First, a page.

# Ten Tricky Elements Force a Periodic Table Upgrade

By Andrew Moseman | December 17, 2010 5:22 pm

The weights, they are a-changin’.

What we’re taught in school science classes is a streamlined version of a muddier and more complicated reality, and it’s no different with something as iconic as the periodic table of elements. This week the venerable chart’s overseers decided to fiddle with the atomic weights of 10 elements, changing their values from a single set number to a range of numbers, which is messier but more accurately resembles the messy real world.

The reason for the change is that atomic weights are not always as concrete as most general-chemistry students are taught, according to the University of Calgary, which made the announcement, and the snappily named International Union of Pure and Applied Chemistry‘s Commission on Isotopic Abundances and Atomic Weights, which oversees such weighty matters. [CNET]

Pull up a handy copy of the periodic table like this one and you’ll see two numbers to each element. The first, which is always a clean integer with no annoying decimal places, is the atomic number: it’s the number of protons in the nucleus, and it also serves to give the element its place on the table. Copper has 29 protons, so it’s number 29. Simple.

The second is the atomic weight. This tells us, in grams, how much a mole (6.02 x 1023) of atoms will weigh, and is thus proportional to the weight of a single atom. These numbers are not integers, and that’s not because atoms come in fractions. Instead, atoms have different isotopes that contain different numbers of neutrons in the nucleus. A pure isotope will have a well-defined weight, but in the natural world, most elements appear as a mixture of isotopes. A mass of hydrogen, for example, will mostly contain atoms with a single proton and no neutrons, but will have a few with one or two neutrons mixed in. As a result, when you have over 1023 atoms of hydrogen around, these heavier isotopes ensure that it weighs a touch more than just a gram. [Ars Technica]

The problem here is that some elements have more than one stable isotope. As a result, the element’s atomic weight could skew slightly lighter or heavier depending on which isotopes are present in the sample you’re testing. Given that knowledge, the chemistry powers that be decided it was improper to stick with a single number as the atomic weight for these elements, and instead assigned them a range of values.

So, now instead of carbon listed as being 12.0107 atomic mass units with a measurement uncertainty of about 0.0008, it has an official atomic weight of [12.0096; 12.0116], where the brackets and semicolon indicate an interval of atomic weights. The interval doesn’t reflect an uncertainty in measurement precision but rather a real variation of atomic weight from substance to substance. [Scientific American]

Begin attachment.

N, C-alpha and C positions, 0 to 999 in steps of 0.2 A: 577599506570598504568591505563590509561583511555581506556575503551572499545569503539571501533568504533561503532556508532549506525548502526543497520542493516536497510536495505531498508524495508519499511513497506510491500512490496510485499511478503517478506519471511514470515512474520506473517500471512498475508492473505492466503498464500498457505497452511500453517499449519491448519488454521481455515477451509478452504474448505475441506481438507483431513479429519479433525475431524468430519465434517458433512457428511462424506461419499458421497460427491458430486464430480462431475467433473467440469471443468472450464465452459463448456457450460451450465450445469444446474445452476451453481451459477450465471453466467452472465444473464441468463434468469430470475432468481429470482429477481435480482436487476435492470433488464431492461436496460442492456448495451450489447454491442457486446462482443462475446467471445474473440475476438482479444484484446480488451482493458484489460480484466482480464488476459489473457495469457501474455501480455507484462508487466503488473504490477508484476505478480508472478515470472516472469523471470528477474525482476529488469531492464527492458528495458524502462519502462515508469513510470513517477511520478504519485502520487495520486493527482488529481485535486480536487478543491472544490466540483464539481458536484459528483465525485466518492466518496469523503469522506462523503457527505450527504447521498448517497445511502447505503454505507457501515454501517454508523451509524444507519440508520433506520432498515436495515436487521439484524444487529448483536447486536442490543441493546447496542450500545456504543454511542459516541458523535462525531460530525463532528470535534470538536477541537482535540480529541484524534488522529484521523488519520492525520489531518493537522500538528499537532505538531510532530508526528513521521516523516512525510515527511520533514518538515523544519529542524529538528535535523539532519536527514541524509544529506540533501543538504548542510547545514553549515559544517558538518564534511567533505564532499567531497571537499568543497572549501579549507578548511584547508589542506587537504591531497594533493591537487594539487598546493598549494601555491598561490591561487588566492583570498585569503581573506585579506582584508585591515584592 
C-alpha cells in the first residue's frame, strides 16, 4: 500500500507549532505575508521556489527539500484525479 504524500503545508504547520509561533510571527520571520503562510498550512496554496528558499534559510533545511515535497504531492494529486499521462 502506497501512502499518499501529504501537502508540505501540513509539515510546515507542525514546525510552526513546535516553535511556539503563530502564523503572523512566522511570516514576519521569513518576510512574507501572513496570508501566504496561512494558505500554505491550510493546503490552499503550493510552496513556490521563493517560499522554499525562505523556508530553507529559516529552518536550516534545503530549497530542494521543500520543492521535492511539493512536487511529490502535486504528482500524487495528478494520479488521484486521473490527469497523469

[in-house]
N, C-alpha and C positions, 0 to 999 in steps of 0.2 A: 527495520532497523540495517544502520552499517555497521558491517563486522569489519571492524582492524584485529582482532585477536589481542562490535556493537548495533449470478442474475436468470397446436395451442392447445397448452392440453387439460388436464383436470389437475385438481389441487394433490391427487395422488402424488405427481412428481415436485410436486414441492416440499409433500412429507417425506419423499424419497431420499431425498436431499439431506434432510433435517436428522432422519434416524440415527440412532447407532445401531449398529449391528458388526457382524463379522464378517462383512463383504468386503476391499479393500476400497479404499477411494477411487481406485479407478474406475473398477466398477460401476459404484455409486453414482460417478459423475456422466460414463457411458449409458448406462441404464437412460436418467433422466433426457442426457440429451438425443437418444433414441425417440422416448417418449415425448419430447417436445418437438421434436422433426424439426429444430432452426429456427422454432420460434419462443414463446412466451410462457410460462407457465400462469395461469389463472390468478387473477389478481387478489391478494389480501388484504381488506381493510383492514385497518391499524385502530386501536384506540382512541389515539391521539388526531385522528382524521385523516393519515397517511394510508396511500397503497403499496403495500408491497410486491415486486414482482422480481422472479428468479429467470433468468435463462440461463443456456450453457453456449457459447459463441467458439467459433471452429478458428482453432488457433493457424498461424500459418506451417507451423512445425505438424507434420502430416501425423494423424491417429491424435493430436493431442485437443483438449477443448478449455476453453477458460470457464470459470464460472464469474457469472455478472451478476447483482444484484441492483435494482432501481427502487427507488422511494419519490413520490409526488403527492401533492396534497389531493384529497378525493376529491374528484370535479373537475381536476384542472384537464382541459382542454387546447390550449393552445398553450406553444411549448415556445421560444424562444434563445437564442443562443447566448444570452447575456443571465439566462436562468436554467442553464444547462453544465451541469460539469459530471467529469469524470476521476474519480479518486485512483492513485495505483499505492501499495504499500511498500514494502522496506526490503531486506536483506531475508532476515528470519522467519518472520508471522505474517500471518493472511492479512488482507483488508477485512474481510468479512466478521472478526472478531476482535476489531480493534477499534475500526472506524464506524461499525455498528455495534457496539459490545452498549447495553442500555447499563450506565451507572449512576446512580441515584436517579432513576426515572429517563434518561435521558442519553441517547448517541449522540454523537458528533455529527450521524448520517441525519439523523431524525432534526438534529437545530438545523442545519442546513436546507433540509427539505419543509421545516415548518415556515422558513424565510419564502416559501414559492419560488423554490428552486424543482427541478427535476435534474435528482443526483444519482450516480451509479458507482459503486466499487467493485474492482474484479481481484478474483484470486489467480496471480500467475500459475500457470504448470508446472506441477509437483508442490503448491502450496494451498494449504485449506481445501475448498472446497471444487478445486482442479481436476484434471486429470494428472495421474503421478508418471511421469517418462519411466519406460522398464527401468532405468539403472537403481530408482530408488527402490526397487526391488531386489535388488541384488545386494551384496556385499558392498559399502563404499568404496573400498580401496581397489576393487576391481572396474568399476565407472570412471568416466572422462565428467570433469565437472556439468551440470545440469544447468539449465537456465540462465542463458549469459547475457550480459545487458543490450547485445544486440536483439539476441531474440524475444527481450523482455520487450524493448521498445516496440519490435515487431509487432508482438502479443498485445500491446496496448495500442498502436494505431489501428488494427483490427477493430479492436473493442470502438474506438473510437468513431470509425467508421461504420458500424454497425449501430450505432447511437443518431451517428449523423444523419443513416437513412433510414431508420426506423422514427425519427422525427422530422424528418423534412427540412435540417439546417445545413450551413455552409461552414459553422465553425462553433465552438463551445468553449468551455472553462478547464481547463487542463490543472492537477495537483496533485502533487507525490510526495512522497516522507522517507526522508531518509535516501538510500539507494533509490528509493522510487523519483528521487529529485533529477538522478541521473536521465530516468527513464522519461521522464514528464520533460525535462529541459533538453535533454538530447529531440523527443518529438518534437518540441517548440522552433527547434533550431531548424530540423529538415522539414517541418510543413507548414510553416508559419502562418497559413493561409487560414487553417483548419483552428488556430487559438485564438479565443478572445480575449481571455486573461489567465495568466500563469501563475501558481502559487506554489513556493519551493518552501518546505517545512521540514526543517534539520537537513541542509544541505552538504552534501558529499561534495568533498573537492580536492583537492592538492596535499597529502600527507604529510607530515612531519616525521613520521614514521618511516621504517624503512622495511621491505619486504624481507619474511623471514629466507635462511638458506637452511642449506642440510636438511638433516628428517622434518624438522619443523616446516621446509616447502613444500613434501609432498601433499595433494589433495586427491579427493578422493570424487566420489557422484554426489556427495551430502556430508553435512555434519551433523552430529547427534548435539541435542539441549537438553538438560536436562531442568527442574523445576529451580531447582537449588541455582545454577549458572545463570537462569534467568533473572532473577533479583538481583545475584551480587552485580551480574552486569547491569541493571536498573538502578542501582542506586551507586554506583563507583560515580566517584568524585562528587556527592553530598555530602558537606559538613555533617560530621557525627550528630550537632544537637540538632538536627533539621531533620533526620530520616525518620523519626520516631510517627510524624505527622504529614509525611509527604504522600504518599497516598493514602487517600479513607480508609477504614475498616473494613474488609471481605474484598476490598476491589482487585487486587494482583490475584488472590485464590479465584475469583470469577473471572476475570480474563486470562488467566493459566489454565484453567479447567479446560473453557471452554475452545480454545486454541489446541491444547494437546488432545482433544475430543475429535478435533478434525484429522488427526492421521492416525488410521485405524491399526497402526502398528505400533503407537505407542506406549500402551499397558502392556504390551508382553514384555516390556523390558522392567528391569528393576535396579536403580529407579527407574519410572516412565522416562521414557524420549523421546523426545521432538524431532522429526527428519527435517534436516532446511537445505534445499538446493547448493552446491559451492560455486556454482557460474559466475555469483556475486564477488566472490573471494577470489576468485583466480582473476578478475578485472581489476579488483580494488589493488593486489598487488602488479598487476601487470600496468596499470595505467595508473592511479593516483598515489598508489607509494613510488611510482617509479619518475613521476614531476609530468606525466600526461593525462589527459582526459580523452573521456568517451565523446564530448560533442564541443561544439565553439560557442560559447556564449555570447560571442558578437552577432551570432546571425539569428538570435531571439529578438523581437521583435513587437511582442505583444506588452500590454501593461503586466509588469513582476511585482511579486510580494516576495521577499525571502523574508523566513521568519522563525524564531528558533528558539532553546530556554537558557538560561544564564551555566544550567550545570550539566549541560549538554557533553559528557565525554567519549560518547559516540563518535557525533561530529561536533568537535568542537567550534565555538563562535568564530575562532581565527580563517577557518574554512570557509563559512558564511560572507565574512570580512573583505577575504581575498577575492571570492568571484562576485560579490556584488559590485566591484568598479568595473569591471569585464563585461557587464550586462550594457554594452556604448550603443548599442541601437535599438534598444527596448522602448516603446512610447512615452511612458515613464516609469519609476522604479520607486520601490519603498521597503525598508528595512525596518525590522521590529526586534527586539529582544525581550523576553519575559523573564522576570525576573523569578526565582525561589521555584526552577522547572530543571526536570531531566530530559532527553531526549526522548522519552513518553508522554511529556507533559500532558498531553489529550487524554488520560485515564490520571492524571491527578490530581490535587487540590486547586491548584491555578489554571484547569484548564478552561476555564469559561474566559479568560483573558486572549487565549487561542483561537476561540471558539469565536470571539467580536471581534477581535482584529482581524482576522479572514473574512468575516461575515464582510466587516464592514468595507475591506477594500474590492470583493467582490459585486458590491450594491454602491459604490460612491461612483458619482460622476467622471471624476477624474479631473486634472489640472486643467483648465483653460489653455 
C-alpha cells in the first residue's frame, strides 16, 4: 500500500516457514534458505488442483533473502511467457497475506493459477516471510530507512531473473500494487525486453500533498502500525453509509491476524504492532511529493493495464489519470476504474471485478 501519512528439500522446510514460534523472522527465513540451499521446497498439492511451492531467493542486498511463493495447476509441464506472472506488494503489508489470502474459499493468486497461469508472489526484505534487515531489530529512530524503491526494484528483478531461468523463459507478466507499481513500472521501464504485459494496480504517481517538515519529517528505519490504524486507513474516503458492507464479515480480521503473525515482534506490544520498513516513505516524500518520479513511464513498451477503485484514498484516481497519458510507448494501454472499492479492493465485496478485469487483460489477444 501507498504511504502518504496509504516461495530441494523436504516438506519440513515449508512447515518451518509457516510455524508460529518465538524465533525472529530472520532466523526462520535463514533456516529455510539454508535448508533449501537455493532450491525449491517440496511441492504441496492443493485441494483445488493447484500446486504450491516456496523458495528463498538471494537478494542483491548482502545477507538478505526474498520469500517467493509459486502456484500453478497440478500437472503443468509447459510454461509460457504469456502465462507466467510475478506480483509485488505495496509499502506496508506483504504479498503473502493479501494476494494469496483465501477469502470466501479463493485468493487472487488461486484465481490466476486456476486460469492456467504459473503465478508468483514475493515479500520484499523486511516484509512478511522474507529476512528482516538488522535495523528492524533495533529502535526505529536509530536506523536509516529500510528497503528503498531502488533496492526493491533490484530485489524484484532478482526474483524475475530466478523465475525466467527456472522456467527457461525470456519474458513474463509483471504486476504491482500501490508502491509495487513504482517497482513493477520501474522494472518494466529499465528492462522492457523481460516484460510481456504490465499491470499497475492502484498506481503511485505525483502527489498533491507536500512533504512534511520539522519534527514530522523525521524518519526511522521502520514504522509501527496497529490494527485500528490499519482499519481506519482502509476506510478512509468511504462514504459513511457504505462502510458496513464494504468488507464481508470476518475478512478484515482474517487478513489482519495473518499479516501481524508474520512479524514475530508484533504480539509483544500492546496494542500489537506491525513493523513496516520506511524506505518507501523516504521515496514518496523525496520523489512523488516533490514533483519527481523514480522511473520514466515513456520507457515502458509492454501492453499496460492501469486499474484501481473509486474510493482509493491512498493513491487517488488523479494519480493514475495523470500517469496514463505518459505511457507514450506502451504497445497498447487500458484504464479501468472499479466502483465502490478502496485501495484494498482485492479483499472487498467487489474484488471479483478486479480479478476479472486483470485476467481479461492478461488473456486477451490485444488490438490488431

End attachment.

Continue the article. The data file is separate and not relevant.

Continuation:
Hydrogen, lithium, boron, carbon, nitrogen, oxygen, silicon, sulfur, chlorine and thallium are all getting the switch to the new way of stating atomic weight. Small potatoes, perhaps. But when Pluto was booted from the planet club, we all saw what happens when you mess around with what people learned in science class.

Image: Wikimedia Commons

CATEGORIZED UNDER: Physics & Math
• GHJ

I never realised there was a distinction between atomic mass and atomic weight before this entry prompted me into googling it to clarify. I seem to have been misusing ‘atomic mass’ when I really meant ‘atomic weight’. So thanks for that.

• Lee Elfenbein

This article says ” pull up a copy of the periodic table like this one and you’ll see TWO numbers to each element” But this not true. Right there on the chart, there is only ONE number for each element. Why? Why do you say there are two?

• Philip

@ Lee
Perhaps next time check the linked page before making a fool of yourself? But bad form also for the Discover sub-editor for not finding a periodic table graphic with the weights (one which had not been dumbed down to the level of morons)

• http://discovermagazine.com Andrew Moseman

@Lee @Philip
Apologies for any confusion about that. Unfortunately it’s not easy to quickly find a table that has the atomic weights listed and is also clearly marked as being OK for commercial re-use.

• Chris

Yet another way to confuse the undergraduates!
One thing I would like to point out, since C-12 is used to define the amu, even if you had a sample of pure hydrogen (no deuterium or tritium) one mole of it would still weigh a little over a gram (1.007825 grams to be precise)

• Matt B.

While they’re at it, why don’t they just put lutetium and lawrencium up next to hafnium and rutherfordium, where they belong? I think this was avoided originally because rutherfordium and elements beyond hadn’t been discovered.

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